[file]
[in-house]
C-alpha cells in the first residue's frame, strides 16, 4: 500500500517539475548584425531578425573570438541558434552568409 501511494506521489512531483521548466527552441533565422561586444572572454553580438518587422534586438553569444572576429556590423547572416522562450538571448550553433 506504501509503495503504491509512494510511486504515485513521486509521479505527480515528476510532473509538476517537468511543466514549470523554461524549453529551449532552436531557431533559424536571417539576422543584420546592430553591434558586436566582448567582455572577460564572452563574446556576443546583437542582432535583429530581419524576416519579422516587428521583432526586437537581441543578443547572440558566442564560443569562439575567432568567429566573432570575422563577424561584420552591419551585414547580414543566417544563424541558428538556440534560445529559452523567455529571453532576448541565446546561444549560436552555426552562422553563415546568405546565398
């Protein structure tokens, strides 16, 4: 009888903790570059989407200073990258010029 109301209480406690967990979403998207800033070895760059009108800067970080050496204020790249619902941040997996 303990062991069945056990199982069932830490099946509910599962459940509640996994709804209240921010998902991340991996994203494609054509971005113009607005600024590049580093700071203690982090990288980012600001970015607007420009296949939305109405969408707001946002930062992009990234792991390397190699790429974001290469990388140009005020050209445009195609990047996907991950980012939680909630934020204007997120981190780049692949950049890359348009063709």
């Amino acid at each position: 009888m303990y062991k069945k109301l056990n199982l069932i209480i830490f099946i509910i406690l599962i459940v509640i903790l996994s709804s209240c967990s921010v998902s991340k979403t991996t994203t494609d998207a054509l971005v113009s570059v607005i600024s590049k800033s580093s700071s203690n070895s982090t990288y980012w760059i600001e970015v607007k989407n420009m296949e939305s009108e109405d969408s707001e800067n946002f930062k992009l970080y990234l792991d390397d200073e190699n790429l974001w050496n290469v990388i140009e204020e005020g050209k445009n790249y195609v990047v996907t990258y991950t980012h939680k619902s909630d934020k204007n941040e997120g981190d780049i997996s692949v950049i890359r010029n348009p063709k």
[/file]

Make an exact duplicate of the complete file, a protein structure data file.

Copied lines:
[in-house]
C-alpha cells in the first residue's frame, strides 16, 4: 500500500517539475548584425531578425573570438541558434552568409 501511494506521489512531483521548466527552441533565422561586444572572454553580438518587422534586438553569444572576429556590423547572416522562450538571448550553433 506504501509503495503504491509512494510511486504515485513521486509521479505527480515528476510532473509538476517537468511543466514549470523554461524549453529551449532552436531557431533559424536571417539576422543584420546592430553591434558586436566582448567582455572577460564572452563574446556576443546583437542582432535583429530581419524576416519579422516587428521583432526586437537581441543578443547572440558566442564560443569562439575567432568567429566573432570575422563577424561584420552591419551585414547580414543566417544563424541558428538556440534560445529559452523567455529571453532576448541565446546561444549560436552555426552562422553563415546568405546565398
């Protein structure tokens, strides 16, 4: 009888903790570059989407200073990258010029 109301209480406690967990979403998207800033070895760059009108800067970080050496204020790249619902941040997996 303990062991069945056990199982069932830490099946509910599962459940509640996994709804209240921010998902991340991996994203494609054509971005113009607005600024590049580093700071203690982090990288980012600001970015607007420009296949939305109405969408707001946002930062992009990234792991390397190699790429974001290469990388140009005020050209445009195609990047996907991950980012939680909630934020204007997120981190780049692949950049890359348009063709």
């Amino acid at each position: 009888m303990y062991k069945k109301l056990n199982l069932i209480i830490f099946i509910i406690l599962i459940v509640i903790l996994s709804s209240c967990s921010v998902s991340k979403t991996t994203t494609d998207a054509l971005v113009s570059v607005i600024s590049k800033s580093s700071s203690n070895s982090t990288y980012w760059i600001e970015v607007k989407n420009m296949e939305s009108e109405d969408s707001e800067n946002f930062k992009l970080y990234l792991d390397d200073e190699n790429l974001w050496n290469v990388i140009e204020e005020g050209k445009n790249y195609v990047v996907t990258y991950t980012h939680k619902s909630d934020k204007n941040e997120g981190d780049i997996s692949v950049i890359r010029n348009p063709k």